Getting a wallet: Visit the Bitcoin or Litecoin website to learn more about each currency and how to setup a wallet account that stores the currency. We don’t recommend this if you aren’t very tech-savvy.

Getting a merchant provider: Depending on what country you live in there may be a merchant provider available for you to choose from.

If you live in Australia we recommend you reach out to Coinjar, who provides $5 when you sign up, as well as an easy way to accept Bitcoin and pay just 0.5 percent in fees.

If you live in the U.S. we recommend Coinbase for Bitcoin and GoCoin for Litecoin and Bitcoin. Both charge about one percent in fees – which is still a fraction of what you’d pay in credit card fees. All of these providers will instantly turn your cryptocurrency into dollars that you can often get in your bank account by the next business day.

Be sure to also add yourself to a free Bitcoin Directory  or two so people in your neighborhood know you accept Bitcoin and other cryptocurrencies. It may also help to put up signage advertising that you accept Bitcoin and/or Litecoin. If you do a lot of business in credit cards, even just a handful of customers paying instead with Bitcoin could save you a lot of fees in the long run. There are many more ways to take advantage of Bitcoin, Litecoin and other cryptocurrencies, but this is just a short taste of how the currencies work and how you can accept them without any fuss.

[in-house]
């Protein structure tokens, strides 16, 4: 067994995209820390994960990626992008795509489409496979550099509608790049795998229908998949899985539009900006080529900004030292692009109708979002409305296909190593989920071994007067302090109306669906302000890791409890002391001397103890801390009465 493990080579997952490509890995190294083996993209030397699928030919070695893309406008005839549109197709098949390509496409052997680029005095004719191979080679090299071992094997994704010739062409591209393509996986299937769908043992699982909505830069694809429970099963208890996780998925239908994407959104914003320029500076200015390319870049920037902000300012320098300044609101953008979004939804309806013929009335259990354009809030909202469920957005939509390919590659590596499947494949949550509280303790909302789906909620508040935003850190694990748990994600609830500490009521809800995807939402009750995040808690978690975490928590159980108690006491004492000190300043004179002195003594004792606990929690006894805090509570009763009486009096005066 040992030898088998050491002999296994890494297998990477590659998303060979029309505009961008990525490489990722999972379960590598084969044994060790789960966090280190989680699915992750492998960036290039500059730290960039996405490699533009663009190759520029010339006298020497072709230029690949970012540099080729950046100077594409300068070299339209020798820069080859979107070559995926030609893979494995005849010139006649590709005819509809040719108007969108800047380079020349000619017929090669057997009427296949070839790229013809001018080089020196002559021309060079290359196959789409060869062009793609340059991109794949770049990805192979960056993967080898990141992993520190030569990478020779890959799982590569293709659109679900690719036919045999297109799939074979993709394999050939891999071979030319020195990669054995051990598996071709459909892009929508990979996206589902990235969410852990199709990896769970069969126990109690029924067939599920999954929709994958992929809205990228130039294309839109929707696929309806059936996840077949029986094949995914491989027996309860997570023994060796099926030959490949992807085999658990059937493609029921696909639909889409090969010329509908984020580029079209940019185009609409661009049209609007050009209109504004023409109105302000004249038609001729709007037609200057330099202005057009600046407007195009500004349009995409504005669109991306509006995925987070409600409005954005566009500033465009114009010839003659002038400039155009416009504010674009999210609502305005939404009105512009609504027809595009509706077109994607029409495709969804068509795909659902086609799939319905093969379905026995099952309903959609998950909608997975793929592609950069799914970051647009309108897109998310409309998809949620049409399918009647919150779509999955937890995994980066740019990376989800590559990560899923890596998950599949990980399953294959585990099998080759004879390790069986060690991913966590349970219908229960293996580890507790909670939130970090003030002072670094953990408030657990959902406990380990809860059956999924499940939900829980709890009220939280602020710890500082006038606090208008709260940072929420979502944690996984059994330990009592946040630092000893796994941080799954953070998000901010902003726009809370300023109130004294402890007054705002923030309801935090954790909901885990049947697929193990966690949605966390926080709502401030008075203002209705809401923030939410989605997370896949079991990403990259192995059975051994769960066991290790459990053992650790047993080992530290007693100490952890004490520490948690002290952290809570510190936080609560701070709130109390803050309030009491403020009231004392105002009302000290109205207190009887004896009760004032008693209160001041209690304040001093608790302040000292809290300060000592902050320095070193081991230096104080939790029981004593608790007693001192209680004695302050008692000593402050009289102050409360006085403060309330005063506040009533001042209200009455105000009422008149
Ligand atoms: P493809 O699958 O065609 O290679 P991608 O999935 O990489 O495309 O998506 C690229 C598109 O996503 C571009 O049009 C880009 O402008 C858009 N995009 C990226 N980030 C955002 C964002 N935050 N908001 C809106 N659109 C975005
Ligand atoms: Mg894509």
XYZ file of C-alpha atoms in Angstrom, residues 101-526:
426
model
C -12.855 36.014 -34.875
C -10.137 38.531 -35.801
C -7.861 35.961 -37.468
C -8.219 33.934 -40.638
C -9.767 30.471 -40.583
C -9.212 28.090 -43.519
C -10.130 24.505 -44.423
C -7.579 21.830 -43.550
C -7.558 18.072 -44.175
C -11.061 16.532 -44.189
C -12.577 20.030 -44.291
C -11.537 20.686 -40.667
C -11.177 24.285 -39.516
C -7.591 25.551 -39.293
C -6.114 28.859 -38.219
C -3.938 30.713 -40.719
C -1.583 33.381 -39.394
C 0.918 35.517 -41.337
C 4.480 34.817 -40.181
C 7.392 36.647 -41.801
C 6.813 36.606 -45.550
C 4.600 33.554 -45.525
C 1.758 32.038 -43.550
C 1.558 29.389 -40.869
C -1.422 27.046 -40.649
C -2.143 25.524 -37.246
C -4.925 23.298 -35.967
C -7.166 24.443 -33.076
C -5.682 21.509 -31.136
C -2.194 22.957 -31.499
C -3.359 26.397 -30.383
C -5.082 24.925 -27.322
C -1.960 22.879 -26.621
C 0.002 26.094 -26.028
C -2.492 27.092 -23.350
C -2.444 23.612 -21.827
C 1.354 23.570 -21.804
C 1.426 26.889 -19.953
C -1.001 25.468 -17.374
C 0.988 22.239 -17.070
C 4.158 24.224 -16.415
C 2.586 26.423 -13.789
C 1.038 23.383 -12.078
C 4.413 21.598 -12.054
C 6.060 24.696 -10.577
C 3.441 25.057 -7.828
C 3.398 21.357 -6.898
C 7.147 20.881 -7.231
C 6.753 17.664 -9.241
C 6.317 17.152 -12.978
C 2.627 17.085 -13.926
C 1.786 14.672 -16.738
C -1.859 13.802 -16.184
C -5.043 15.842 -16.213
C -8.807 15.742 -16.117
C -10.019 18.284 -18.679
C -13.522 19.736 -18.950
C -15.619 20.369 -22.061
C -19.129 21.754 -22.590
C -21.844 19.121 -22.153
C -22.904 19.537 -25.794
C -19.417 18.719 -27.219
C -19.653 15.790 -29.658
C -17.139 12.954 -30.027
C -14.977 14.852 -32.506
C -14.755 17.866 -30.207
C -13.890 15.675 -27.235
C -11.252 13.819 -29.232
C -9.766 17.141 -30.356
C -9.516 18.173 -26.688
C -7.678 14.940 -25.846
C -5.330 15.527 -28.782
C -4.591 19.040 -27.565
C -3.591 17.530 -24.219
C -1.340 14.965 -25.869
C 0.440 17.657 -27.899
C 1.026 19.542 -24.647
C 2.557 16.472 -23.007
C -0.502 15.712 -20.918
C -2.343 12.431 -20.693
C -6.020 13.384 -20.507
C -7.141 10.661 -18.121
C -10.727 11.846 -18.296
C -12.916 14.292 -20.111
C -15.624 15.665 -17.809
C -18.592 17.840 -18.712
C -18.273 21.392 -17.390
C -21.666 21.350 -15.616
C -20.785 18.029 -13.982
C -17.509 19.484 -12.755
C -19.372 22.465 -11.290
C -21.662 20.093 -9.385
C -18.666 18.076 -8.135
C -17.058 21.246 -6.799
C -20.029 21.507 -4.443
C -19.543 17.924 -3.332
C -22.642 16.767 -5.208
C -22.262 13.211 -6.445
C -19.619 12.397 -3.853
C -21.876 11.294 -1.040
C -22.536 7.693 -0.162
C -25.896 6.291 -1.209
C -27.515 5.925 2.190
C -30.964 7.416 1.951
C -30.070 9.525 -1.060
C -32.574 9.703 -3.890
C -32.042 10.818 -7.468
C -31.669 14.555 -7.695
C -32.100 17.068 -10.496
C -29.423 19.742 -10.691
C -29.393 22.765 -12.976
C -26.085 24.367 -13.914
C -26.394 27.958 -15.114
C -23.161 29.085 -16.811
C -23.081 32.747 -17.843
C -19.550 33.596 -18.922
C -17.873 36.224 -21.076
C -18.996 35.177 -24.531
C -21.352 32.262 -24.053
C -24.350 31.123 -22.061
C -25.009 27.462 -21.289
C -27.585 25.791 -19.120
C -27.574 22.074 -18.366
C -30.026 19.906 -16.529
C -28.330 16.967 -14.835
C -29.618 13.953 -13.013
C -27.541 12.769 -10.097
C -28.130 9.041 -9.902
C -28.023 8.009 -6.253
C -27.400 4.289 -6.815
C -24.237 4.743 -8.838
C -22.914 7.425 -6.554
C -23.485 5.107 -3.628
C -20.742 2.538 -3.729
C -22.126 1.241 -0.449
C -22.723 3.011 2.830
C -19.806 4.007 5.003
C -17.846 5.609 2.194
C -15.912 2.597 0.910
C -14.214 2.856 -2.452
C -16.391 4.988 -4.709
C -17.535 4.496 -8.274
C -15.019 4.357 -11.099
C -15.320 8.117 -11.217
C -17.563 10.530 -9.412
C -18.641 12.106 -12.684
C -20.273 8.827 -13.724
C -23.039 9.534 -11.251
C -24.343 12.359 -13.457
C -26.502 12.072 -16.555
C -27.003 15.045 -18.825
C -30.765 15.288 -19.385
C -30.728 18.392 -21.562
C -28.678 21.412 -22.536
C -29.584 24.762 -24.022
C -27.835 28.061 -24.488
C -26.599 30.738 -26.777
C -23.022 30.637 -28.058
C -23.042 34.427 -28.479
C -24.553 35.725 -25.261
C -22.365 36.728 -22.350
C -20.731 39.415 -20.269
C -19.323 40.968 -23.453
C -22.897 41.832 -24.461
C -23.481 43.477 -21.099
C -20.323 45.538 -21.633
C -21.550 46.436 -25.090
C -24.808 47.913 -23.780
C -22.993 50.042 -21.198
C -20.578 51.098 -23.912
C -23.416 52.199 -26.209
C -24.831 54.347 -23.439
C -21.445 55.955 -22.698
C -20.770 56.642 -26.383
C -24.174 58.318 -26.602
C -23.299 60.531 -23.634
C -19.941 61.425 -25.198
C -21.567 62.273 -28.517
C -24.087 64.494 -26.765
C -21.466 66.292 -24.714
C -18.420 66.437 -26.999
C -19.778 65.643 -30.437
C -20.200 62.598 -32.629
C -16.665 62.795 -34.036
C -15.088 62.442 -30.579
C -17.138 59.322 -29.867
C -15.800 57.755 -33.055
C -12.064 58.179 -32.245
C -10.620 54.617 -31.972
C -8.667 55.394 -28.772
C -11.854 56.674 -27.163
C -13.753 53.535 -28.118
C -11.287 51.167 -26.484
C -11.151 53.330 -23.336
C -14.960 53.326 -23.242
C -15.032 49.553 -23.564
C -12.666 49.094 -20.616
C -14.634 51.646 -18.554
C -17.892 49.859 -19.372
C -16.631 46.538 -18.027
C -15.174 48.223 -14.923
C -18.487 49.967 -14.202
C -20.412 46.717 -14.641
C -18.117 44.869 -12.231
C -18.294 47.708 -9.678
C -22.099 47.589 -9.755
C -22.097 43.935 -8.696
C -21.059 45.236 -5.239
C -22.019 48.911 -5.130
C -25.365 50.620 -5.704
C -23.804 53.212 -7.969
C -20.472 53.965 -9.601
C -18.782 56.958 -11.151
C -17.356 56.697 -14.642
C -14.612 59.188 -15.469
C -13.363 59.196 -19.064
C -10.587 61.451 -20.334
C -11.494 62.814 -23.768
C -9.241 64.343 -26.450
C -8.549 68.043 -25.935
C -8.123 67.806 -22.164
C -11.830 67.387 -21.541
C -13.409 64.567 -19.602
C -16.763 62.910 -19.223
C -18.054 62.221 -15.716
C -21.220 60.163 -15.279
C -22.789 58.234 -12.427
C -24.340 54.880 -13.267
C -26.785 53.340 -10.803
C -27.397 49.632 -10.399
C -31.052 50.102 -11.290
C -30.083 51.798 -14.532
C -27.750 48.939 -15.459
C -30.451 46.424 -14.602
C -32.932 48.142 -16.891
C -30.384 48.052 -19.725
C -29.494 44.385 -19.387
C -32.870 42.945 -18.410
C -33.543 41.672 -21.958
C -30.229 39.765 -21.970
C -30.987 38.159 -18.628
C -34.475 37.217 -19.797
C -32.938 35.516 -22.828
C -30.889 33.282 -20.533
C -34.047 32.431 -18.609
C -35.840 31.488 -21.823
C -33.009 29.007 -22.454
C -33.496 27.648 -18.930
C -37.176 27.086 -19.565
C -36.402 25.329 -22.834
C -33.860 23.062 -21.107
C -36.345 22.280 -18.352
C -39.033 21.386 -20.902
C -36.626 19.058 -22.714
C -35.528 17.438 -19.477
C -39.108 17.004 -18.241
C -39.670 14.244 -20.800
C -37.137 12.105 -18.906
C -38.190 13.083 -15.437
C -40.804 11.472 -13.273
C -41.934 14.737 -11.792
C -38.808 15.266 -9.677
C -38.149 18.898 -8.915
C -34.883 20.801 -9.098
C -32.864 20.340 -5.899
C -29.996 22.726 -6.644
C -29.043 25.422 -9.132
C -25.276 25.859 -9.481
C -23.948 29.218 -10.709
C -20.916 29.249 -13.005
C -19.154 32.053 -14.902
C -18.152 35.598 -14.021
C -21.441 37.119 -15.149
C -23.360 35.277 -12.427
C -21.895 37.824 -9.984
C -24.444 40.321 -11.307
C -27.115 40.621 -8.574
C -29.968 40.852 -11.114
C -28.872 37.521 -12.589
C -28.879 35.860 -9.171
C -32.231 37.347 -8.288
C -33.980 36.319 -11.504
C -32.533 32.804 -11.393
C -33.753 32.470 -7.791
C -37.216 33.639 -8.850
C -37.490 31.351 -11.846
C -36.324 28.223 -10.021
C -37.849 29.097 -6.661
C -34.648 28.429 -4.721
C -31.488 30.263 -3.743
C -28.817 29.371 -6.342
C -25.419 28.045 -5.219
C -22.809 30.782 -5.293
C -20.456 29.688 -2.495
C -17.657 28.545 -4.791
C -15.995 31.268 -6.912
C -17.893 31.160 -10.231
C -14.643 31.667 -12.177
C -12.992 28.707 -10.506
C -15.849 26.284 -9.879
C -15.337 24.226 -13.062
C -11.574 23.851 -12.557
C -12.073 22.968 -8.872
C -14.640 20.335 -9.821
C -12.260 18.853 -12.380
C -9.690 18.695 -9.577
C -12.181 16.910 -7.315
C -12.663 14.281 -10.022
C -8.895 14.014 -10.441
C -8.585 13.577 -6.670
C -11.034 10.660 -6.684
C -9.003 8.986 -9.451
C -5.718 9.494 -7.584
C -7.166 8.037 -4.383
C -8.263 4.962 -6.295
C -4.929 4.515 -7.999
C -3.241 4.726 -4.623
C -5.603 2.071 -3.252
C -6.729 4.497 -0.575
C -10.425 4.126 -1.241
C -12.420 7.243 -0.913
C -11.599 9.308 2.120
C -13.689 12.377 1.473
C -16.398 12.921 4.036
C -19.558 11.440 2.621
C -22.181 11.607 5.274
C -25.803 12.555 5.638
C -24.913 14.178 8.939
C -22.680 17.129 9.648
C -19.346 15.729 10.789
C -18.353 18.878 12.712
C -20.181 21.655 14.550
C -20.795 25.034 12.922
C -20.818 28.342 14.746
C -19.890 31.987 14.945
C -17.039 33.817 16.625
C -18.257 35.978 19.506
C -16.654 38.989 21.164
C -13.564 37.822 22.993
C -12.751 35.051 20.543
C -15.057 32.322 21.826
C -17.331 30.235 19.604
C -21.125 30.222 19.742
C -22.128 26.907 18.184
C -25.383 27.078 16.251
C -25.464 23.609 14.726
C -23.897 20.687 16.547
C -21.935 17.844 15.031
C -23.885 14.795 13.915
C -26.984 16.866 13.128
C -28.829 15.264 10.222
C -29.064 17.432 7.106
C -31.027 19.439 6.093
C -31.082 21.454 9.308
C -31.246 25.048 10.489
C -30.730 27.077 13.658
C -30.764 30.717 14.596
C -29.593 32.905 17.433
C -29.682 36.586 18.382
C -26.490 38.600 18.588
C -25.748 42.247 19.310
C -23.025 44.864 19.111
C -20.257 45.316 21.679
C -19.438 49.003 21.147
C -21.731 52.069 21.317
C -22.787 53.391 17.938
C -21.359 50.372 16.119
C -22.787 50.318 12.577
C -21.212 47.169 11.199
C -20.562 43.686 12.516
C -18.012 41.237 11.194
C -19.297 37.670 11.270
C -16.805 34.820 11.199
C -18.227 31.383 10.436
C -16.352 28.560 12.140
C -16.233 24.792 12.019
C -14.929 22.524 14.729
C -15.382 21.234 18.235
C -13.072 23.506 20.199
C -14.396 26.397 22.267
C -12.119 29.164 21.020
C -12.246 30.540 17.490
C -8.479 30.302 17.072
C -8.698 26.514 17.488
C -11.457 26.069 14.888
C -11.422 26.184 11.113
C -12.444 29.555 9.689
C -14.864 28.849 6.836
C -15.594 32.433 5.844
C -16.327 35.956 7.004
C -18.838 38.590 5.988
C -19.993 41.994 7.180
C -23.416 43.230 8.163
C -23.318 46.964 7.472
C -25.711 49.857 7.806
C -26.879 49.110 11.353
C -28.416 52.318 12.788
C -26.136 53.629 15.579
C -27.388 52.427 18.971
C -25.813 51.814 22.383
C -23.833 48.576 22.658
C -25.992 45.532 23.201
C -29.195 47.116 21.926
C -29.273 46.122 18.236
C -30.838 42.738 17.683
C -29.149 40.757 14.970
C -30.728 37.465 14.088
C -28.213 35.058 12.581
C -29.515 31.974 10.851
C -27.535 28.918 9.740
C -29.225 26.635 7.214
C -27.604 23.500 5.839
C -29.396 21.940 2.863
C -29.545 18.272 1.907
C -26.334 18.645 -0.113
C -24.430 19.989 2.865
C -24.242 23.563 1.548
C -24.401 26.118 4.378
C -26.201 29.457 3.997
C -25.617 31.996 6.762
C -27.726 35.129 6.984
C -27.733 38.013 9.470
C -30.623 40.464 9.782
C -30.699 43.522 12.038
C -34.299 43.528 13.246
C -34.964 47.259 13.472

Merchants matter – You matter.

In closing, let us note that (believe it or not) you merchants are the most important part of Bitcoin and Litecoin’s success. As more merchants choose to accept cryptocurrencies as a form of payment, more people will ultimately learn about the currencies, choose to adopt them and subsequently pay in Bitcoin and Litecoin. While millions already use Bticoin and Litecoin, the numbers have a long way to go for mass adoption. It depends on merchants at least trying to accept Bitcoin and Litecoin for this to be an ultimate success. We hope more businesses choose to accept Bitcoin and give it a try. It costs nothing to try and it could even bring you new customers, let alone save you cash on credit card fees.

What are colored coins? A quick summary.

If you’re familiar with Bitcoin at all, then you know of the technology that is arguably more important than the coin itself, known as the blockchain.

Originally used for keeping records of every transaction made, the blockchain also supports protocols that are built on top of it, theoretically allowing anyone to make their own coin.

An example of a coin that takes advantage of the blockchain for uses besides transactions is Namecoin. Namecoin uses the blockchain to make a decentralized DNS system, making censorship difficult.

Since it’s on the Bitcoin blockchain, it would be secured by the biggest hash rate, as well as have similar characteristics such as 10 minutes confirms and low transaction fees. You are still sending Bitcoins after all.

What you are doing when making a colored coin is you are “coloring” them with specific attributes. This allows you to substitute them for anything, common examples being shares in a company, gold certificates, to even houses and cars.

This opens up Bitcoins usability in many situations, instead of just being used as a payment system. Want to trade gold but across the world? Issue a colored coin as a certificate. It’s possible to make a colored coin for anything you want, you just have to make it.